Patrick graduated from Harvard Law School with a Juris Doctor cum laude[9] in 1982. He proceeded to fail the State Bar of California exam twice but ended up passing the California bar on his third try.[10] Patrick then served as a law clerk to Judge Stephen Reinhardt on theUnited States Court of Appeals for the Ninth Circuit for one year. In 1983, he joined the staff of the NAACP Legal Defense Fund (LDF), where he worked on death penalty and voting rights cases.[8] While at LDF, he met Bill Clinton, the then Governor of Arkansas, when he sued Clinton in a voting case.[11] In 1986, he joined the Boston law firm of Hill & Barlow and was named partner in 1990, at the age of 34.[8]While at Hill & Barlow he managed high-profile engagements such as acting as Desiree Washington's attorney in her civil lawsuit againstMike Tyson.[12]

Professional career

Clinton administration

In 1994, President Bill Clinton nominated Patrick as the United States Assistant Attorney General for the Civil Rights Division, and he was subsequently confirmed by the United States Senate. Federal affirmative action policy was under judicial and political review, and Patrick defended Clinton's policy. Patrick also worked on issues including racial profiling, police misconduct, and the treatment of incarcerated criminals."[13]
Between 1995 and 1997, Patrick coordinated an investigation into a series of arsons of predominantly black churches across the South. The investigation brought together a number of state and federal agencies, and was the largest federal investigation in history until the time of 9/11.[14] In the end, more than 100 arrests were made, but no evidence of national or regional conspiracy was found.[15]

Law career

In 1997, Patrick returned to Boston to join the firm Day, Berry & Howard, and was appointed by the federal district court to serve as Chairman of Texaco's Equality and Fairness Task Force to oversee implementation of the terms of a race discrimination settlement. Working with employees at all levels, Patrick and his Task Force examined and reformed Texaco's complex corporate employment culture, and created a model for fostering an equitable workplace.[16]
Some gay rights activists criticized him for his tenure on the United Airlines (UAL) board. During this time, the company originally fought an ordinance requiring that it offerdomestic partnership benefits but Patrick successfully encouraged UAL to offer such benefits to all employees, making it the first airline to do so.[17]

Business career

From 2004 to 2006, he served on the board of directors of ACC Capital Holdings, the parent company of Ameriquest and Argent Mortgage. He joined the board at the request of Ameriquest's founder, Roland Arnall.[18] Deval Patrick was one of five board members of ACC Capital Holdings until he resigned in 2006. During his tenure on the board, Ameriquest and Argent originated over $80 billion in subprime mortgages.[19] He also served on the boards of ReebokCoca Cola, and the Ford Foundation.[20]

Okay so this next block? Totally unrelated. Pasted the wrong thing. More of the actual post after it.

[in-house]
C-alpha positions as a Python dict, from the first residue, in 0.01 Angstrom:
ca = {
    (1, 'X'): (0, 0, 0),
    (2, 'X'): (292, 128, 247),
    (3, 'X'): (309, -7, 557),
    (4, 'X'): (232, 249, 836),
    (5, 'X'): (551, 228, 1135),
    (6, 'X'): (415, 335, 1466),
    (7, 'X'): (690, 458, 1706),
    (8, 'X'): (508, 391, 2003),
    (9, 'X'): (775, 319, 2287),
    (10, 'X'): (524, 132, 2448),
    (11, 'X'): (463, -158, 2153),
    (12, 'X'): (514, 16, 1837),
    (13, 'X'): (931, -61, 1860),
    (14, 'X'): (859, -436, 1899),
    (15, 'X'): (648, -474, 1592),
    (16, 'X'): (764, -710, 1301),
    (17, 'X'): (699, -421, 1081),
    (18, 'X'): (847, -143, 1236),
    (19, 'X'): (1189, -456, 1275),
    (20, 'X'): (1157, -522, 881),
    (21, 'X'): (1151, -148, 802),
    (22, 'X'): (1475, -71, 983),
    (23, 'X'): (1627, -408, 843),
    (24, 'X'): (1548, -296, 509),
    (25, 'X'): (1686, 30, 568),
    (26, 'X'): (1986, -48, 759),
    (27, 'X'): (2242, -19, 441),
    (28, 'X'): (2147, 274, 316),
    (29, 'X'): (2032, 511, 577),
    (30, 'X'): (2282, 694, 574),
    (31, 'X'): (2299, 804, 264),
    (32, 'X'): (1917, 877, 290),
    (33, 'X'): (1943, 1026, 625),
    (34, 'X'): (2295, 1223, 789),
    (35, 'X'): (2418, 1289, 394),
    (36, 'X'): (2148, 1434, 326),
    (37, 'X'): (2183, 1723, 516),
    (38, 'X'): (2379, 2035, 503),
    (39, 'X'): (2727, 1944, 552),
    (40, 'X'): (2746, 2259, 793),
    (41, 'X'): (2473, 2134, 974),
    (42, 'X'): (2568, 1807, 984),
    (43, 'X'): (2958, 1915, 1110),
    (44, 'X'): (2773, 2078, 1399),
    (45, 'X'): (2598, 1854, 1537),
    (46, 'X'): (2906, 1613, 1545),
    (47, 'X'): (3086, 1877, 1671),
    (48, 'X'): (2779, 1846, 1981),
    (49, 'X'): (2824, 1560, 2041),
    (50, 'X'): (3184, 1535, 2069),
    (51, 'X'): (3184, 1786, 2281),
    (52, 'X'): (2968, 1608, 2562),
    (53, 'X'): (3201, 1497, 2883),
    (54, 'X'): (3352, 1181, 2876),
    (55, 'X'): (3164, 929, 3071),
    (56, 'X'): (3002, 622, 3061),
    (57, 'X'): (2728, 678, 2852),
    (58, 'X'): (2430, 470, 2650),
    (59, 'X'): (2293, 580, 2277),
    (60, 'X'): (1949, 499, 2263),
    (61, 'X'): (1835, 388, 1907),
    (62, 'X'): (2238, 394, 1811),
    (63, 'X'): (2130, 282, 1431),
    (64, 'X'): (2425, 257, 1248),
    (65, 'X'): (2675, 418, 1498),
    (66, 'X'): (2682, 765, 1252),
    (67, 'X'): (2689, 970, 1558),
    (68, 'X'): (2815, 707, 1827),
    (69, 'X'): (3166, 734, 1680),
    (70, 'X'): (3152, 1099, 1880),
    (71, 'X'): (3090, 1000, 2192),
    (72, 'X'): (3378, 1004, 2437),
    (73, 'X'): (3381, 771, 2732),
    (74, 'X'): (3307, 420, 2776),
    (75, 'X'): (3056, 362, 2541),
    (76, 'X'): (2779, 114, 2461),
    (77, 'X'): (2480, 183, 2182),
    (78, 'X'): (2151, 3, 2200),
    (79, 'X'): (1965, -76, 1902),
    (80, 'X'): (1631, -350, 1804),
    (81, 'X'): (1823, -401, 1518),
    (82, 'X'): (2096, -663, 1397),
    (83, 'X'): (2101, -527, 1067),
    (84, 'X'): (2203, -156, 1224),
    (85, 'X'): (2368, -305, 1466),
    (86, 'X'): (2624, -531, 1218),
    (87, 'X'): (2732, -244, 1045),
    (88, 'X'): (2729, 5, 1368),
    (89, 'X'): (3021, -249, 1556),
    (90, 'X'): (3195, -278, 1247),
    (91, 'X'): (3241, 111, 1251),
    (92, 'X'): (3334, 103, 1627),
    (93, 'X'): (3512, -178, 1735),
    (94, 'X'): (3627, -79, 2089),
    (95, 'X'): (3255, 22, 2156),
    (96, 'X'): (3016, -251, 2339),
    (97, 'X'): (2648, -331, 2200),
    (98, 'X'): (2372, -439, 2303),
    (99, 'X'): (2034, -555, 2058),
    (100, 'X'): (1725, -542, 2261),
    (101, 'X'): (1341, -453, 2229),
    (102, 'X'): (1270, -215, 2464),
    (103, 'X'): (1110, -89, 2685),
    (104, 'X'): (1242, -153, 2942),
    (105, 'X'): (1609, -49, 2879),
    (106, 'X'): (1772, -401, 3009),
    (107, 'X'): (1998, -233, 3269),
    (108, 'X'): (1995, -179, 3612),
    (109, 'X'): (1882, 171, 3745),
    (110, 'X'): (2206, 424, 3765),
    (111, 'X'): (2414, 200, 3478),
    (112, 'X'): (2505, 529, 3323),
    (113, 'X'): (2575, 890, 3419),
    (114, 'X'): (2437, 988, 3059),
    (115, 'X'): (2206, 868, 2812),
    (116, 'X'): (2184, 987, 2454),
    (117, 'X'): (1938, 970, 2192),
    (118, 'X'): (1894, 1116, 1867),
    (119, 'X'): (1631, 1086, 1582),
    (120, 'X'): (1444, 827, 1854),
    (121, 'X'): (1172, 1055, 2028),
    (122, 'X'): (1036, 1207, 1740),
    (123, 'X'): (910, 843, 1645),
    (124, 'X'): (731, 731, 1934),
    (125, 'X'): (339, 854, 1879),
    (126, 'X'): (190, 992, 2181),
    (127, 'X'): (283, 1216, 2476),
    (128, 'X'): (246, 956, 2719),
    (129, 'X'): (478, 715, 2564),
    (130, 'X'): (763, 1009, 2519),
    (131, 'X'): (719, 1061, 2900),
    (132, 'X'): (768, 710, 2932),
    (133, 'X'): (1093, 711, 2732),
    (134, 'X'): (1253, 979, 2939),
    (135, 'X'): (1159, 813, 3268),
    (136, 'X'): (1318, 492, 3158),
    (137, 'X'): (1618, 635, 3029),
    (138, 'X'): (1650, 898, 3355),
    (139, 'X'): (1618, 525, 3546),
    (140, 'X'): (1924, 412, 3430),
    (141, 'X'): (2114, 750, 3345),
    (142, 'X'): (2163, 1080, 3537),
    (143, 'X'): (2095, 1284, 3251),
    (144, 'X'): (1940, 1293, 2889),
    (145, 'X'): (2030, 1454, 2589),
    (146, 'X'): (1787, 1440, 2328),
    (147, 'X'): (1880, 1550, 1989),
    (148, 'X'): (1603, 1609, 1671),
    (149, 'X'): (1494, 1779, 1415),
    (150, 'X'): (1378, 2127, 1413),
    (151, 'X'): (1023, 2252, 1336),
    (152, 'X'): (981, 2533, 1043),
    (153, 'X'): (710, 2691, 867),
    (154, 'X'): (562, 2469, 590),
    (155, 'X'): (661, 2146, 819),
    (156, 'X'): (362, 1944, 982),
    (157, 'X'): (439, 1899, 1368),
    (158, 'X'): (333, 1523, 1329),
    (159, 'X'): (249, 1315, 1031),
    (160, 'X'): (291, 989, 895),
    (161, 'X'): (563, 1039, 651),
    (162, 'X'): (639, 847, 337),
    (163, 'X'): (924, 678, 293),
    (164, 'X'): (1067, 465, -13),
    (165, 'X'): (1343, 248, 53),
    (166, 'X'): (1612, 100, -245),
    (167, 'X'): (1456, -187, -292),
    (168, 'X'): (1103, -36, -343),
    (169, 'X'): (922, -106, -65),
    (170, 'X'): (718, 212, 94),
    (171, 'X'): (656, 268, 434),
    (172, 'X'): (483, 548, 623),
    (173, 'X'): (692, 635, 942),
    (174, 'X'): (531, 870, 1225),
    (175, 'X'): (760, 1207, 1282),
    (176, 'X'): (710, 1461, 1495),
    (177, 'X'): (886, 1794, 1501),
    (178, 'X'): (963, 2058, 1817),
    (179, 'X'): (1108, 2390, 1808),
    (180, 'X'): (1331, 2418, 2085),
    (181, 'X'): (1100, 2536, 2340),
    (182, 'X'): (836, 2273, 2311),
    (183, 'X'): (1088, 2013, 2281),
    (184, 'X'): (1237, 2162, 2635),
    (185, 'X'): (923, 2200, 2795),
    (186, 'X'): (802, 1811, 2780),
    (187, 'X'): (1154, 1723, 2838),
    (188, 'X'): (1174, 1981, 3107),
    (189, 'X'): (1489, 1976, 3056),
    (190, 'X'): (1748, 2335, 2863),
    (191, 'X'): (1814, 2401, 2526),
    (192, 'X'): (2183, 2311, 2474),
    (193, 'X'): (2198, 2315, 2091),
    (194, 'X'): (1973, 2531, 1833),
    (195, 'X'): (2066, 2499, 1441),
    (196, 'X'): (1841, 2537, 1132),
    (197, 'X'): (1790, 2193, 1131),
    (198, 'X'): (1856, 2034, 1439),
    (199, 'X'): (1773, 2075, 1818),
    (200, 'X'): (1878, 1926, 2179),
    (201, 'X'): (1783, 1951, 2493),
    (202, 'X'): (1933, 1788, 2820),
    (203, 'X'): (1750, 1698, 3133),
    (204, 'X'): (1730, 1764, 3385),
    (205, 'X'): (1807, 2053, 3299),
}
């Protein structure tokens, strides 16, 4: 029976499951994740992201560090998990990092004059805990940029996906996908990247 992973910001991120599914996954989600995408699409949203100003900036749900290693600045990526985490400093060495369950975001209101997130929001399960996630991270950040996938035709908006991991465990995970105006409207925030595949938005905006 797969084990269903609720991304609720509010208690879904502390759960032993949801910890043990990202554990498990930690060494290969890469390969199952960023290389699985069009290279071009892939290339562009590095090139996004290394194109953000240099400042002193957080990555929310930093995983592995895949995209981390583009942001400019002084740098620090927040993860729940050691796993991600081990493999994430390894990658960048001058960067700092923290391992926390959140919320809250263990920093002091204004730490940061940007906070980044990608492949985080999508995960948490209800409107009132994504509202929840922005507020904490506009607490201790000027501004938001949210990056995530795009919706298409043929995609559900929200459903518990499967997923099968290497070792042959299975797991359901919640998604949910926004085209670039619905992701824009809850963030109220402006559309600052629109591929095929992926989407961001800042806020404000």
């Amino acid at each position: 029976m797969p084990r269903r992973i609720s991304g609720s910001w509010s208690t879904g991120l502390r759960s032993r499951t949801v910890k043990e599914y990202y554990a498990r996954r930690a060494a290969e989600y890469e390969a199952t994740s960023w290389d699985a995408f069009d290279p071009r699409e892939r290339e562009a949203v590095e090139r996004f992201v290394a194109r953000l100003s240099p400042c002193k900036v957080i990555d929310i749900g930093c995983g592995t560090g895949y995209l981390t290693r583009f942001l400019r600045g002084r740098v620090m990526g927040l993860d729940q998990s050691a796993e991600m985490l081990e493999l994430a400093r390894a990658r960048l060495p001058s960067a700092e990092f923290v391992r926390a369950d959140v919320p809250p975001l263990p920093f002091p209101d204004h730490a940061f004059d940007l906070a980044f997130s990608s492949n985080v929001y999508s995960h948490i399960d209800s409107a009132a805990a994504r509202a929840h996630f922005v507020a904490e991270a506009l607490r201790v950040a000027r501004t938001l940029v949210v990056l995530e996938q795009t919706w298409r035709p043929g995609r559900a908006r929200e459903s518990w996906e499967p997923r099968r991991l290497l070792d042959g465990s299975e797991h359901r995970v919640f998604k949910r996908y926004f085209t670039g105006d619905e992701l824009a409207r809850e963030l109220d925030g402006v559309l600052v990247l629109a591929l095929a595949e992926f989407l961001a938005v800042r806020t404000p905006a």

Gubernatorial campaigns

2006 election

In 2005, Patrick announced his candidacy for Governor of Massachusetts. He was at first seen as a dark horse candidate, facing veteran politicians Thomas Reilly and Chris Gabrielli in the Democratic primary. Patrick secured the nomination in the September primary, winning 49% of the vote in the three-way race.[21] In the general election, Patrick faced Republican Lt. Governor Kerry Healey and Independent Massachusetts Turnpike Commission member Christy Mihos.
The general election was very heated, described by former Governor Michael Dukakis as "the dirtiest gubernatorial campaign in my memory".[22] The majority of the negativity came from the Healey campaign and its supporters, for many reasons, including their reliance on attack ads, her supporters protesting at the homes of Patrick and campaign manager John E. Walsh, and documents leaked anonymously to the media about Patrick's brother-in-law's criminal history.[23] Patrick faced criticism for having once written letters to the parole board describing correspondence from Benjamin LaGuer, a man convicted of a brutal eight-hour rape, as "thoughtful, insightful, eloquent, [and] humane".[24][25]Patrick contributed $5,000 towards the DNA testing which linked LaGuer to the crime. However, once the DNA test proved LaGuer's guilt, Patrick withdrew his support for the inmate's release.[26]